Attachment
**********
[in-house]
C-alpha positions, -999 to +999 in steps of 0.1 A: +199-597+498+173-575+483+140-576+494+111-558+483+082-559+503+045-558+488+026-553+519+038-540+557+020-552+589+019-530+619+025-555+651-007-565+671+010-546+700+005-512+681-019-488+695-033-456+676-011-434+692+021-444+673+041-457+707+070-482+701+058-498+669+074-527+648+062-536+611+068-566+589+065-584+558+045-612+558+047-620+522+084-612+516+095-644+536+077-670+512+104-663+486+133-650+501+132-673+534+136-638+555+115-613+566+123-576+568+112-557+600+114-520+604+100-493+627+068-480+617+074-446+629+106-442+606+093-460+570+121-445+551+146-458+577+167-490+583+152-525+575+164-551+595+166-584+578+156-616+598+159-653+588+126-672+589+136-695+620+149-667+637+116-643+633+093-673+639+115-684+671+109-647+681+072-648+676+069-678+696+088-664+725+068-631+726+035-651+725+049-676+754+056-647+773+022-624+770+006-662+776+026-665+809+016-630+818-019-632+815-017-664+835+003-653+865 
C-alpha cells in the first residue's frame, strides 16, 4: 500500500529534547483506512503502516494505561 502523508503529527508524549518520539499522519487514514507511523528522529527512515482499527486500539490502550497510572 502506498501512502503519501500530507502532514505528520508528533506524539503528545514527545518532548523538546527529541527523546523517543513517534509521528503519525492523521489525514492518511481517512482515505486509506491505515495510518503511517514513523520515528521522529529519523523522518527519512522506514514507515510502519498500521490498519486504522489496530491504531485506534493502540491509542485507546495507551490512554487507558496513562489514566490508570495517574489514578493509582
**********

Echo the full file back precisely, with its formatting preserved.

[in-house]
C-alpha positions, -999 to +999 in steps of 0.1 A: +199-597+498+173-575+483+140-576+494+111-558+483+082-559+503+045-558+488+026-553+519+038-540+557+020-552+589+019-530+619+025-555+651-007-565+671+010-546+700+005-512+681-019-488+695-033-456+676-011-434+692+021-444+673+041-457+707+070-482+701+058-498+669+074-527+648+062-536+611+068-566+589+065-584+558+045-612+558+047-620+522+084-612+516+095-644+536+077-670+512+104-663+486+133-650+501+132-673+534+136-638+555+115-613+566+123-576+568+112-557+600+114-520+604+100-493+627+068-480+617+074-446+629+106-442+606+093-460+570+121-445+551+146-458+577+167-490+583+152-525+575+164-551+595+166-584+578+156-616+598+159-653+588+126-672+589+136-695+620+149-667+637+116-643+633+093-673+639+115-684+671+109-647+681+072-648+676+069-678+696+088-664+725+068-631+726+035-651+725+049-676+754+056-647+773+022-624+770+006-662+776+026-665+809+016-630+818-019-632+815-017-664+835+003-653+865 
C-alpha cells in the first residue's frame, strides 16, 4: 500500500529534547483506512503502516494505561 502523508503529527508524549518520539499522519487514514507511523528522529527512515482499527486500539490502550497510572 502506498501512502503519501500530507502532514505528520508528533506524539503528545514527545518532548523538546527529541527523546523517543513517534509521528503519525492523521489525514492518511481517512482515505486509506491505515495510518503511517514513523520515528521522529529519523523522518527519512522506514514507515510502519498500521490498519486504522489496530491504531485506534493502540491509542485507546495507551490512554487507558496513562489514566490508570495517574489514578493509582